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User data streams


SFML has several resource classes: images, fonts, sounds, etc. In most programs, these resources will be loaded from files, with the help of their loadFromFile function. In a few other situations, resources will be packed directly into the executable or in a big data file, and loaded from memory with loadFromMemory. These functions cover almost all the possible use cases -- but not all.

Sometimes you want to load files from unusual places, such as a compressed/encrypted archive, or a remote network location for example. For these special situations, SFML provides a third loading function: loadFromStream. This function reads data using an abstract sf::InputStream interface, which allows you to provide your own implementation of a stream class that works with SFML.

In this tutorial you'll learn how to write and use your own derived input stream.

And standard streams?

Like many other languages, C++ already has a class for input data streams: std::istream. In fact it has two: std::istream is only the front-end, the abstract interface to the custom data is std::streambuf.

Unfortunately, these classes are not very user friendly, and can become very complicated if you want to implement non-trivial stuff. The Boost.Iostreams library tries to provide a simpler interface to standard streams, but Boost is a big dependency and SFML cannot depend on it.

That's why SFML provides its own stream interface, which is hopefully a lot more simple and fast.


The sf::InputStream class declares four virtual functions:

class InputStream
public :

    virtual ~InputStream() {}

    virtual Int64 read(void* data, Int64 size) = 0;

    virtual Int64 seek(Int64 position) = 0;

    virtual Int64 tell() = 0;

    virtual Int64 getSize() = 0;

read must extract size bytes of data from the stream, and copy them to the supplied data address. It returns the number of bytes read, or -1 on error.

seek must change the current reading position in the stream. Its position argument is the absolute byte offset to jump to (so it is relative to the beginning of the data, not to the current position). It returns the new position, or -1 on error.

tell must return the current reading position (in bytes) in the stream, or -1 on error.

getSize must return the total size (in bytes) of the data which is contained in the stream, or -1 on error.

To create your own working stream, you must implement every one of these four functions according to their requirements.

FileInputStream and MemoryInputStream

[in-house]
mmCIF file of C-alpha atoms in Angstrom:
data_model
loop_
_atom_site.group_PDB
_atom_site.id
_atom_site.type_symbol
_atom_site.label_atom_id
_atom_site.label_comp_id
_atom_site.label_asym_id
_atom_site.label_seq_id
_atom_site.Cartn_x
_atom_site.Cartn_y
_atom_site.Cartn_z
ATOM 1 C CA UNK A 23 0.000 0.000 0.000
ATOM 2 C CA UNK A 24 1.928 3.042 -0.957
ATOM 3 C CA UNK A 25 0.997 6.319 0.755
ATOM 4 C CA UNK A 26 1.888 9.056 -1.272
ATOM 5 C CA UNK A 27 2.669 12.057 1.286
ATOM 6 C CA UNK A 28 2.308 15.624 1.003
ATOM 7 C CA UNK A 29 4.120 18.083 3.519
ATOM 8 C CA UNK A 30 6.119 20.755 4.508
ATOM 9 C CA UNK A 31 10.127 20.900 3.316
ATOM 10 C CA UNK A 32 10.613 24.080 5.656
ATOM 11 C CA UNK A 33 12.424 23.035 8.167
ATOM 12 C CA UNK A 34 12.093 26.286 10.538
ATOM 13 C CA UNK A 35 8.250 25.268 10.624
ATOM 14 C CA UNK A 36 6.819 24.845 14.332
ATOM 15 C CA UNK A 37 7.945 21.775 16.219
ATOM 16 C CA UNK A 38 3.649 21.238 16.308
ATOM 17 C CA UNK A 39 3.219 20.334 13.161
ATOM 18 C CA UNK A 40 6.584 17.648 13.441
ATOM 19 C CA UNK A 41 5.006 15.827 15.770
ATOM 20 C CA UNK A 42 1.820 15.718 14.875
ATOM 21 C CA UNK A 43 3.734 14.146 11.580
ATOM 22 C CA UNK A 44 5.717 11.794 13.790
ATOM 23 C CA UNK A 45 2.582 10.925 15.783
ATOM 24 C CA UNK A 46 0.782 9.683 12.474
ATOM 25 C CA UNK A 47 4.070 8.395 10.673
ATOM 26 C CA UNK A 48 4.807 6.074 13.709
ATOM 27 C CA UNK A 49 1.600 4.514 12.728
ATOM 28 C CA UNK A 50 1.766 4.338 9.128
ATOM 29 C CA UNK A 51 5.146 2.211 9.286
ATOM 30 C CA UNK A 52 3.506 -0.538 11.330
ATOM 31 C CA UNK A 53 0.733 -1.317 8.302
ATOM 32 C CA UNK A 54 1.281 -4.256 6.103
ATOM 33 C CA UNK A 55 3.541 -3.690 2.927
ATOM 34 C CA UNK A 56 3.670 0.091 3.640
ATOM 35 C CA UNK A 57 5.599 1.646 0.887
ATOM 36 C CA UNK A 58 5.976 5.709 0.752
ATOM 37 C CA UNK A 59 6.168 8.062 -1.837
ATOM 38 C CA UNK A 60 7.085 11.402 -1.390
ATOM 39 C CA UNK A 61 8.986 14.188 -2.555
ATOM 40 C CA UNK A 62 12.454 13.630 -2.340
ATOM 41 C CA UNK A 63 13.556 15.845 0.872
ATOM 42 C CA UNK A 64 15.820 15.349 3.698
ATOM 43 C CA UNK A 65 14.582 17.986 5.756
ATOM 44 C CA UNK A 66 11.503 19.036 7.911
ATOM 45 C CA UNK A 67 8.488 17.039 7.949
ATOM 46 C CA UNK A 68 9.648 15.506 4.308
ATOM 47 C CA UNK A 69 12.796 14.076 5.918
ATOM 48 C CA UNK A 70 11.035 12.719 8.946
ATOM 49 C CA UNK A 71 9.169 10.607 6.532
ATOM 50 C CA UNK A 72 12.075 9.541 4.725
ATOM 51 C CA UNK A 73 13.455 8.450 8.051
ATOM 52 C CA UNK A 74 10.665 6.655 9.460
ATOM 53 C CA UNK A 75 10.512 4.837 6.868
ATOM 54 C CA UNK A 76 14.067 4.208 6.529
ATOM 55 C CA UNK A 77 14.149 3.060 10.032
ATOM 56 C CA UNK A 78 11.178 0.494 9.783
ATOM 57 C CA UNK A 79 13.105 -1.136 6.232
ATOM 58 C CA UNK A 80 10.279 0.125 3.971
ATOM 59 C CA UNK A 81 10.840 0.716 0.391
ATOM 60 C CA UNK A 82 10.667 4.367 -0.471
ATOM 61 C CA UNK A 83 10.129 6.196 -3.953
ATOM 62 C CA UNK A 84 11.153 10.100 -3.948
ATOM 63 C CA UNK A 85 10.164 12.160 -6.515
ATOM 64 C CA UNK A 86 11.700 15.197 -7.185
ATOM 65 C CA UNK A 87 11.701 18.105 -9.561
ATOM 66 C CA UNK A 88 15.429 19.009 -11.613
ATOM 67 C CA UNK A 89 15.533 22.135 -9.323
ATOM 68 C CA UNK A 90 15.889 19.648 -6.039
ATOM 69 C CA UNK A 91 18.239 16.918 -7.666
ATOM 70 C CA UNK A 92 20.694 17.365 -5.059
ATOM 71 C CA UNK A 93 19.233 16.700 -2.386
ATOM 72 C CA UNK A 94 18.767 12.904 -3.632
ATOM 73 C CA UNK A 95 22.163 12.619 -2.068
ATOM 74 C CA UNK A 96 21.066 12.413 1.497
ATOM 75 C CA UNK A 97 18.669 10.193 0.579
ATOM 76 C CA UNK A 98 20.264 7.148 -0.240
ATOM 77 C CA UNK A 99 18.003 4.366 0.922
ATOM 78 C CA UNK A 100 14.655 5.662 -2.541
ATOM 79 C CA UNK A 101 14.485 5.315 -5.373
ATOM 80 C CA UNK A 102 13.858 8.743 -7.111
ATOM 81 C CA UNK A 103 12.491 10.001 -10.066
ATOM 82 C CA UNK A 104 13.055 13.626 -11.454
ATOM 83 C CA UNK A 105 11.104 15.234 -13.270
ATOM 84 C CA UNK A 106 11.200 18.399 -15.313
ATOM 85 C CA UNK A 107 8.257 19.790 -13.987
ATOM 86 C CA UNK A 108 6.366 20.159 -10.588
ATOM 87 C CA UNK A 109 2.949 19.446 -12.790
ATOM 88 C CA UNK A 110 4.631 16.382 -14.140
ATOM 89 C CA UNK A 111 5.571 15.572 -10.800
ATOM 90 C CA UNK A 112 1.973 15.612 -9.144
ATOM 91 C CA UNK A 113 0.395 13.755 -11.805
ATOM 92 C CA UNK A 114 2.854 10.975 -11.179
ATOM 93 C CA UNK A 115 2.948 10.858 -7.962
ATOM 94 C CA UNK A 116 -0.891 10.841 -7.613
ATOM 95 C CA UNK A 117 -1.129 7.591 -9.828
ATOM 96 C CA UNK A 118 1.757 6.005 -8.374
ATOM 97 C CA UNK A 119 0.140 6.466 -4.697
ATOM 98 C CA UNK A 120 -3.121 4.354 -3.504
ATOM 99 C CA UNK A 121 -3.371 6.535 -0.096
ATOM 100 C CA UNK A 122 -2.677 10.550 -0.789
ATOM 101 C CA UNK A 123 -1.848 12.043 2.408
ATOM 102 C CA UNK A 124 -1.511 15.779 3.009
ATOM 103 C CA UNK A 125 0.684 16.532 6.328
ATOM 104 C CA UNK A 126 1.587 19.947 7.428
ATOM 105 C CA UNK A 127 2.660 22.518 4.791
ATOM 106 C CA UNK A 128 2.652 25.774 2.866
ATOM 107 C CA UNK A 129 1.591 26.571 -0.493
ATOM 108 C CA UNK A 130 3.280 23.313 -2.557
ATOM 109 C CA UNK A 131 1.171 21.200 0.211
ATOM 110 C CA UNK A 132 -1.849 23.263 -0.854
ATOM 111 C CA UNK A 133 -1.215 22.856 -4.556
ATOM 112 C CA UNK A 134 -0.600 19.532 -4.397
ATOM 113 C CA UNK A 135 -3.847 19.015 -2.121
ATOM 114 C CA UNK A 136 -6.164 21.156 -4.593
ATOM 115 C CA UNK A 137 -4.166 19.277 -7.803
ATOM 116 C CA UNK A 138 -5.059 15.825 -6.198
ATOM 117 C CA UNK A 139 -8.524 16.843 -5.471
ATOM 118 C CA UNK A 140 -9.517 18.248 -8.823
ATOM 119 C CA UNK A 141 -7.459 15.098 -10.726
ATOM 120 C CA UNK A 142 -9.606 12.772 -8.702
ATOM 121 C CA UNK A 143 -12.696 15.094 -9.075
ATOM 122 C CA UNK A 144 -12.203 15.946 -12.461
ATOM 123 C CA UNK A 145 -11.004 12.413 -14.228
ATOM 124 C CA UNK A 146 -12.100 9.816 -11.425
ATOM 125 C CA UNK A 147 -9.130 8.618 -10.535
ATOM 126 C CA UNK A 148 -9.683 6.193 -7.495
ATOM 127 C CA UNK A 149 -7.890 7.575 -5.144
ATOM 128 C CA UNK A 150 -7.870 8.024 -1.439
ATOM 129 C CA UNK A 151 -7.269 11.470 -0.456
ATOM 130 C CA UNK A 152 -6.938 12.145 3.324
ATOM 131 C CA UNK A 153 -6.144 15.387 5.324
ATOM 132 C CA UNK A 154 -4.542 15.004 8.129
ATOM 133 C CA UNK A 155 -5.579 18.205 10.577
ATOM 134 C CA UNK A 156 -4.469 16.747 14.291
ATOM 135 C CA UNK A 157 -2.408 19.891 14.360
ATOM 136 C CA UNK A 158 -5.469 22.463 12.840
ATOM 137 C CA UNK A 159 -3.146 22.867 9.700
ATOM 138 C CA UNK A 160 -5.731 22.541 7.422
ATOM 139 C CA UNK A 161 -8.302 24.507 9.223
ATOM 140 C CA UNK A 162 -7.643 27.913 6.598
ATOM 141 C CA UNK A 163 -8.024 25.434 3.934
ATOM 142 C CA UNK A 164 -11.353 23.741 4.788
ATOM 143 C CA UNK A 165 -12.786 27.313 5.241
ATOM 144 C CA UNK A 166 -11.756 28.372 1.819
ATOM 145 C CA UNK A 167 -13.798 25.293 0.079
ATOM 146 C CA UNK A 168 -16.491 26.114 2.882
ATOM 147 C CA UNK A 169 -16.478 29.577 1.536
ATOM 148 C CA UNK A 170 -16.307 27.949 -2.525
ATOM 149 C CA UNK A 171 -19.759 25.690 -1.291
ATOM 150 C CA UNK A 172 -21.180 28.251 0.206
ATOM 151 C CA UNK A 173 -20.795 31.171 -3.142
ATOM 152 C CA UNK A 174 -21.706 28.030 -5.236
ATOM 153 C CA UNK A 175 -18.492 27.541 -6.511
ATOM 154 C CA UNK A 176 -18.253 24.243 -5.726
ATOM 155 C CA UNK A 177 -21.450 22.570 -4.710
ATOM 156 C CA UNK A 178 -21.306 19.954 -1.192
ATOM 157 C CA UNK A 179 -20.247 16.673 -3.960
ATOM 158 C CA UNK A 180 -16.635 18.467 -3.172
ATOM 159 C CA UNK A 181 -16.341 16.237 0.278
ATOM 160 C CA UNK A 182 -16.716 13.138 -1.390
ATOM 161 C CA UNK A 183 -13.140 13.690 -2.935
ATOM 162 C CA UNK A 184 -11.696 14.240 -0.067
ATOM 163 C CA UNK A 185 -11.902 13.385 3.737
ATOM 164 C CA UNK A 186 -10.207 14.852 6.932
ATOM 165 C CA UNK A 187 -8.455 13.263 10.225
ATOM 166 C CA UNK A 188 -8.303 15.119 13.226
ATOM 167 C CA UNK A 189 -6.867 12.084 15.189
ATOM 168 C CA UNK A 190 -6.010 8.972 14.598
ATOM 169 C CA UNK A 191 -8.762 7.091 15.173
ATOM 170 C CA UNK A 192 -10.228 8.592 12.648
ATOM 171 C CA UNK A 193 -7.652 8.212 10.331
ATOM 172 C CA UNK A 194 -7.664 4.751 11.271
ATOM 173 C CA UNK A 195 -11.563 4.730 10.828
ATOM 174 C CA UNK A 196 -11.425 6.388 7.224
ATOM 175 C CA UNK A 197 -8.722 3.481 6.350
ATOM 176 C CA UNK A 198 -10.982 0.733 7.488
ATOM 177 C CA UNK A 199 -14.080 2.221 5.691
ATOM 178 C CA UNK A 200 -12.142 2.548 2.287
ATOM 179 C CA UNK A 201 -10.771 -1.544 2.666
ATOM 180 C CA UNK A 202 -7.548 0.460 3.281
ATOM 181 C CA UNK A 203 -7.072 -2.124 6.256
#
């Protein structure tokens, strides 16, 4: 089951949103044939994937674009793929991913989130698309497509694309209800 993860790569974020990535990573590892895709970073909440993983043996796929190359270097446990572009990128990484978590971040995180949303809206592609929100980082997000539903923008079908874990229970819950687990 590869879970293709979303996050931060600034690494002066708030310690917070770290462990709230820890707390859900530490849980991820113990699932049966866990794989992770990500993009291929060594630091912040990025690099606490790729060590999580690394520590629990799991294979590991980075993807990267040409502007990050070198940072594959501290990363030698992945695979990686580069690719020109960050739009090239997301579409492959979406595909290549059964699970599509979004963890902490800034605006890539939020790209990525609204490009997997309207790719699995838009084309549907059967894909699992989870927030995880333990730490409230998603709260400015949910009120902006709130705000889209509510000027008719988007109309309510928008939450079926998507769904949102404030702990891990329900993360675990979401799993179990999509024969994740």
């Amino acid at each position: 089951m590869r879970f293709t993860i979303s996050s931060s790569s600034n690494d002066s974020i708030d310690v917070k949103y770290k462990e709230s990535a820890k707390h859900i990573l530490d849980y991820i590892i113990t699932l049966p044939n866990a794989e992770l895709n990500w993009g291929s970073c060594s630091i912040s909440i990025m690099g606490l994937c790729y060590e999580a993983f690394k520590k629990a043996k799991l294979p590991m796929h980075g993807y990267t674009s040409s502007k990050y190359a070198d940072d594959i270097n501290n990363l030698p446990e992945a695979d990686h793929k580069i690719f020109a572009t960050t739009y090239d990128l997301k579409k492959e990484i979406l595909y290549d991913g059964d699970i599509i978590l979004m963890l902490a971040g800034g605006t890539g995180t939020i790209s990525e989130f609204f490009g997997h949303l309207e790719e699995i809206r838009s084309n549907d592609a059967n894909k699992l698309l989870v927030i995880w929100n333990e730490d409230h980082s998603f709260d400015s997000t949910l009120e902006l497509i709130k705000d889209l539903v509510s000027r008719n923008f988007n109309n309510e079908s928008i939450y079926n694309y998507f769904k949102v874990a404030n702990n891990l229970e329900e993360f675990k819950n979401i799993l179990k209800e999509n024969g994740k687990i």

Starting with SFML 2.3 two new classes have been created to provide streams for the new internal audio management. sf::FileInputStream provides the read-only data stream of a file, while sf::MemoryInputStream serves the read-only stream from memory. Both are derived from sf::InputStream and can thus be used polymorphic.

Using an InputStream

Using a custom stream class is straight-forward: instantiate it, and pass it to the loadFromStream (or openFromStream) function of the object that you want to load.

sf::FileStream stream;

sf::Texture texture;


If you need a demonstration that helps you focus on how the code works, and not get lost in implementation details, you could take a look at the implementation of sf::FileInputStream or sf::MemoryInputStream.

Don't forget to check the forum and wiki. Chances are that another user already wrote a sf::InputStream class that suits your needs. And if you write a new one and feel like it could be useful to other people as well, don't hesitate to share!

Common mistakes

Some resource classes are not loaded completely after loadFromStream has been called. Instead, they continue to read from their data source as long as they are used. This is the case for sf::Music, which streams audio samples as they are played, and for sf::Font, which loads glyphs on the fly depending on the text that is displayed.

As a consequence, the stream instance that you used to load a music or a font, as well as its data source, must remain alive as long as the resource uses it. If it is destroyed while still being used, it results in undefined behavior (can be a crash, corrupt data, or nothing visible).

Another common mistake is to return whatever the internal functions return directly, but sometimes it doesn't match what SFML expects. For example, in the sf::FileInputStream code, one might be tempted to write the seek function as follows:

sf::Int64 FileInputStream::seek(sf::Int64 position)
    return std::fseek(m_file, position, SEEK_SET);

This code is wrong, because std::fseek returns zero on success, whereas SFML expects the new position to be returned.